The debate over the Afghanistan withdrawal
By: Nicholas Ratcliff
Back in February of 2020, past President Donald Trump and his administration began negotiations with the Taliban to set up an agreement concerning the United States’ (U.S.) withdrawal out of Afghanistan. During these negotiations, which only involved the Taliban and not Afghanistan’s official government, an agreement was struck between the two groups.
This agreement stated that the U.S. would begin the withdrawal of their troops out of Afghanistan, in a slow timely process, while also promising a full withdrawal by May 1, 2021. The two groups also agreed to release 5,000 Taliban soldiers. The Taliban, in turn, would stop recruiting new members, allow for a peaceful withdrawal and a pledge that they would stop attacking the Afghanistan government.
The Trump administration held up its end of the bargain, and over time, reduced American troop levels from 13,000 to 2,500. They also released every prisoner that they claimed they would. While this was going on, the Taliban continued to recruit old members of Al Queda to their cause and continued their attacks on the Afghanistan government.
According to Dr. Nathaniel Cogley, a government associate professor at Tarleton State University, when current President Joe Biden took over, his administration noticed that the Taliban were not living up to their side of the agreement. When the deadline for withdrawal drew near, the administration decided to push the withdrawal date back. Despite the signs that the Taliban was still not holding their end of the agreement, Biden’s administration decided it was time to leave.
On July 8, 2021, Biden delivered a speech promising the American people that the Afghanistan government is ready and that we were ready to begin the process of the full withdrawal. After this speech, a reporter asked Biden if a Taliban takeover of Afghanistan was inevitable.
Biden responded, “No, it’s not.”
As the U.S. began its full withdrawal, the Taliban immediately went on the offensive and has already taken over most of Afghanistan. They have completely replaced the government and military that the U.S. spent the last 20 years building. Millions of dollars worth of U.S. military property was left in the country during the evacuations and is now in the hands of the terrorist group it was meant to defeat. Due to these reasons, Biden has received significant criticism over the withdrawal in Afghanistan from the public.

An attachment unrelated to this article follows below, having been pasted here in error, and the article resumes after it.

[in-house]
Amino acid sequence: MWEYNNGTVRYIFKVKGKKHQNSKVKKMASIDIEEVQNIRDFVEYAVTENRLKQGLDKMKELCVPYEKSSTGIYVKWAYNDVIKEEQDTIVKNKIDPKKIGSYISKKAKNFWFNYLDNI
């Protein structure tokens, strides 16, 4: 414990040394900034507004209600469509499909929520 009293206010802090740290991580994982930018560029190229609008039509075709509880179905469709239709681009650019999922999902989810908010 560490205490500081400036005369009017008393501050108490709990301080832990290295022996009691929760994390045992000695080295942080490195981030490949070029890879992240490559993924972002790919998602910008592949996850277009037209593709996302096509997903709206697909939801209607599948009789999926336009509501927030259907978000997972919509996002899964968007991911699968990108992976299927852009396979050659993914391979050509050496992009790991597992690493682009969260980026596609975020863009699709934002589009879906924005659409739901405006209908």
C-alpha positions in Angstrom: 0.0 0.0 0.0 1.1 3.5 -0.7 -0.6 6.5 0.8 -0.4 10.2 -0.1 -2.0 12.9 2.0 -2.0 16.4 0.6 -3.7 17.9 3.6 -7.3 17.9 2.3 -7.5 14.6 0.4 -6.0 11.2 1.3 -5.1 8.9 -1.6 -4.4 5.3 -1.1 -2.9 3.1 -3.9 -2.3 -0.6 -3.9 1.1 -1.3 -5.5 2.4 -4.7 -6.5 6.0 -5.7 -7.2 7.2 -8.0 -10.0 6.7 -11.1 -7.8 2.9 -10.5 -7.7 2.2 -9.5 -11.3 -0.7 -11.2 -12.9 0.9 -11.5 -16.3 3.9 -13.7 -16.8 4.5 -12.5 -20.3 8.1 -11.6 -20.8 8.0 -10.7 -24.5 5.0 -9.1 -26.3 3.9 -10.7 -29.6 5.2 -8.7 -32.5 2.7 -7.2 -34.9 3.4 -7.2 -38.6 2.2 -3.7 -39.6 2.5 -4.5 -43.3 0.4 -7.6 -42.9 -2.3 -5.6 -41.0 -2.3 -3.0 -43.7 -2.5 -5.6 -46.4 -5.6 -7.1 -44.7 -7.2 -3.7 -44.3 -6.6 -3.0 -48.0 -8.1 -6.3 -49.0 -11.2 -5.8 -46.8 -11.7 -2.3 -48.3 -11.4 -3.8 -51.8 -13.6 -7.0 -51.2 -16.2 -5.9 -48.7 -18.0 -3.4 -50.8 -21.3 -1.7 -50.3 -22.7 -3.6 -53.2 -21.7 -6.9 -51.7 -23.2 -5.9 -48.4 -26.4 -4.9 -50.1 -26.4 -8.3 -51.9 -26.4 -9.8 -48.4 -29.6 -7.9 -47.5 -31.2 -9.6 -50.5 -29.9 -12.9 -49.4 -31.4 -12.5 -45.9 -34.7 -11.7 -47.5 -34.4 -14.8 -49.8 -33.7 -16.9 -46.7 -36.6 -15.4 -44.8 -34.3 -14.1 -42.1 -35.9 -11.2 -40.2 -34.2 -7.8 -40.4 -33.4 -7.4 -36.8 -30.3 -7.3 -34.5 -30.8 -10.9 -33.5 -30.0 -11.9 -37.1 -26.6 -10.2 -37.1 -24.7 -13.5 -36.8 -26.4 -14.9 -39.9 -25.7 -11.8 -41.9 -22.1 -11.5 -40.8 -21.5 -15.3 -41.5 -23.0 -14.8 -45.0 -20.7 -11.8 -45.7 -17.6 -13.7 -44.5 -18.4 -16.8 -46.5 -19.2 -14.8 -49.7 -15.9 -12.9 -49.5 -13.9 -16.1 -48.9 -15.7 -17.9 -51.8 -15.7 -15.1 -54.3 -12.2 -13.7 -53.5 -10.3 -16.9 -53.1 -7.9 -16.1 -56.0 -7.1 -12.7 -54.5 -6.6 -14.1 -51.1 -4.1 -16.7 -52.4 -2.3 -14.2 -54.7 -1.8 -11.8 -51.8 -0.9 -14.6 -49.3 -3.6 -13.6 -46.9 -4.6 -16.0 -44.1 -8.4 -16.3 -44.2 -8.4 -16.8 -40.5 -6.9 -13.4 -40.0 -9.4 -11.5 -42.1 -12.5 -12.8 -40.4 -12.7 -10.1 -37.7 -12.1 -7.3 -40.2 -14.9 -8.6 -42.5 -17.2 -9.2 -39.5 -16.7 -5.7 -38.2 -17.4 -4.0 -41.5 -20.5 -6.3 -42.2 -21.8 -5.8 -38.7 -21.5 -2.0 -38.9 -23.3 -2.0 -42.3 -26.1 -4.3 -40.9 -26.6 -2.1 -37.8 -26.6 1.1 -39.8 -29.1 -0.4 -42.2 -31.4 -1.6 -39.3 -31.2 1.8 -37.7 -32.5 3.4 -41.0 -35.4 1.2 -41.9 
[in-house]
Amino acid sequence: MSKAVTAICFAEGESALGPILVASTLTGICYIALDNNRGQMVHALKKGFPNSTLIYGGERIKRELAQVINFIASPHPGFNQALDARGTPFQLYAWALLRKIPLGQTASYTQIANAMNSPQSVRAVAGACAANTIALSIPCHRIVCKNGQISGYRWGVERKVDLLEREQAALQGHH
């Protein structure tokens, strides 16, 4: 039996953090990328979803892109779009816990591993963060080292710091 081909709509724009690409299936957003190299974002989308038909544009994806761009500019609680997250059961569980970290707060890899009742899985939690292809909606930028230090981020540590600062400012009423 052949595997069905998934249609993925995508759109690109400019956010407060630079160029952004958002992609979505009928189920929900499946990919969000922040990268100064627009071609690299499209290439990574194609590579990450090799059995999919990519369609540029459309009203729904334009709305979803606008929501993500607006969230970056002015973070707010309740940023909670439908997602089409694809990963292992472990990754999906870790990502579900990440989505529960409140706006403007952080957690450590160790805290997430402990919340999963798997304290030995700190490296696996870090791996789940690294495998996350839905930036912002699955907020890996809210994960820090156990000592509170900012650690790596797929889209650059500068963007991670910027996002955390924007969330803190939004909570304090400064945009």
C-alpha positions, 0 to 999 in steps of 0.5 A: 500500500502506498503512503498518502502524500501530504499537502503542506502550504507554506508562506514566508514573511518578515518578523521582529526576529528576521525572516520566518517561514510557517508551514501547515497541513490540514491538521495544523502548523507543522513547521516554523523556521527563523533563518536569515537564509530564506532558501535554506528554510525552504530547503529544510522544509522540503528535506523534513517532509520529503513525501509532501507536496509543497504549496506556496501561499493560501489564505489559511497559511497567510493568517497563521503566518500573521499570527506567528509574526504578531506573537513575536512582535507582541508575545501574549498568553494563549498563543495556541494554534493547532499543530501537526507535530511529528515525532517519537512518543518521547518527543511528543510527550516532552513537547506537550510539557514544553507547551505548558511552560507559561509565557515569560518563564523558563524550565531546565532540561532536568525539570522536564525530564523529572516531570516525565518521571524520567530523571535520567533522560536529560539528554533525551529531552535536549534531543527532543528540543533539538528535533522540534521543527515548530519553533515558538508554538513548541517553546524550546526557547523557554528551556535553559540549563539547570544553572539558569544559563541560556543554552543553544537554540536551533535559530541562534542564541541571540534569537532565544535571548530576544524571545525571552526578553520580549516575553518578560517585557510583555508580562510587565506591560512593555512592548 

Cogley said, “The vast majority of the criticism of the withdrawal is not concerning the withdrawal itself.”
The voting statistics support Cogley’s comment. The last three presidents of the U.S. had all stated during their campaign that they planned to end the war in Afghanistan during their term. Both President Obama and Trump made efforts to end the war, and both received praise from the American people when these efforts were made. Biden made it clear when he was running for president, that he would continue Trump’s agreement with the Taliban, and that he would be going forward with the full withdrawal.
“Many American and Afghan allies could not get to the airport to be withdrawn, billions of dollars of high-tech military equipment was left behind and has now fallen under Taliban control,” Cogley said. “Security vulnerabilities existed with a terrorist attack taking place at a gate to Kabul Airport resulting in the deaths of 13 U.S. service members and at least 169 Afghan civilians, and more Afghan civilians were caught on video naively trying to cling to the outside of airplanes and eventually falling to their deaths, further highlighting the chaotic manner of the withdrawal.”
Biden assured the U.S. citizens that the Afghanistan government was prepared to hold its ground against the Taliban and that the U.S. withdrawal would be a quick smooth operation. Instead, the Taliban immediately took over and replaced the government that the U.S. had spent the last 20 years building, while U.S. forces and allies struggled to leave the country that was being taken over by the enemy.